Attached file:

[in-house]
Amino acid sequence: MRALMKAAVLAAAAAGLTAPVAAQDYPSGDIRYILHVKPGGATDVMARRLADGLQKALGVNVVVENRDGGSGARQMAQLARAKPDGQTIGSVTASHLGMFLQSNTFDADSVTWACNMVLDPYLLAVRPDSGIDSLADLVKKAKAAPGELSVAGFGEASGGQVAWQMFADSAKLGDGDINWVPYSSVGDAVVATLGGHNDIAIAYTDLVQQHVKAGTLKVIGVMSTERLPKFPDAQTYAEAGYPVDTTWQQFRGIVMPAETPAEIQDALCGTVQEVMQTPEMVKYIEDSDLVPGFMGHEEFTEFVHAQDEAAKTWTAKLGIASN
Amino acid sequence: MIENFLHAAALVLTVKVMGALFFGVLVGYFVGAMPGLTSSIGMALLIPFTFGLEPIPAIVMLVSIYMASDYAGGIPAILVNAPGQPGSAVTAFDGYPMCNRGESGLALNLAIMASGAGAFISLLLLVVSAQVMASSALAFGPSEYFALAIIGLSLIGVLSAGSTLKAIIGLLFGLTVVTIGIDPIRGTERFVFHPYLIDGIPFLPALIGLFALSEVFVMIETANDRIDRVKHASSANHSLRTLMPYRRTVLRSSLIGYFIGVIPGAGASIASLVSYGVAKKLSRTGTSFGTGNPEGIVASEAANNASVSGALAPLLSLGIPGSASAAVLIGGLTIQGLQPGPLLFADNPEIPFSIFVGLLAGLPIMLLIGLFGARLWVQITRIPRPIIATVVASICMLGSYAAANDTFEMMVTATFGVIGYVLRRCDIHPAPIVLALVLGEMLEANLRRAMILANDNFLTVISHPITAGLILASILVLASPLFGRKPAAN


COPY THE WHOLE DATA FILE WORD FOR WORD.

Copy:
[in-house]
Amino acid sequence: MRALMKAAVLAAAAAGLTAPVAAQDYPSGDIRYILHVKPGGATDVMARRLADGLQKALGVNVVVENRDGGSGARQMAQLARAKPDGQTIGSVTASHLGMFLQSNTFDADSVTWACNMVLDPYLLAVRPDSGIDSLADLVKKAKAAPGELSVAGFGEASGGQVAWQMFADSAKLGDGDINWVPYSSVGDAVVATLGGHNDIAIAYTDLVQQHVKAGTLKVIGVMSTERLPKFPDAQTYAEAGYPVDTTWQQFRGIVMPAETPAEIQDALCGTVQEVMQTPEMVKYIEDSDLVPGFMGHEEFTEFVHAQDEAAKTWTAKLGIASN
Amino acid sequence: MIENFLHAAALVLTVKVMGALFFGVLVGYFVGAMPGLTSSIGMALLIPFTFGLEPIPAIVMLVSIYMASDYAGGIPAILVNAPGQPGSAVTAFDGYPMCNRGESGLALNLAIMASGAGAFISLLLLVVSAQVMASSALAFGPSEYFALAIIGLSLIGVLSAGSTLKAIIGLLFGLTVVTIGIDPIRGTERFVFHPYLIDGIPFLPALIGLFALSEVFVMIETANDRIDRVKHASSANHSLRTLMPYRRTVLRSSLIGYFIGVIPGAGASIASLVSYGVAKKLSRTGTSFGTGNPEGIVASEAANNASVSGALAPLLSLGIPGSASAAVLIGGLTIQGLQPGPLLFADNPEIPFSIFVGLLAGLPIMLLIGLFGARLWVQITRIPRPIIATVVASICMLGSYAAANDTFEMMVTATFGVIGYVLRRCDIHPAPIVLALVLGEMLEANLRRAMILANDNFLTVISHPITAGLILASILVLASPLFGRKPAAN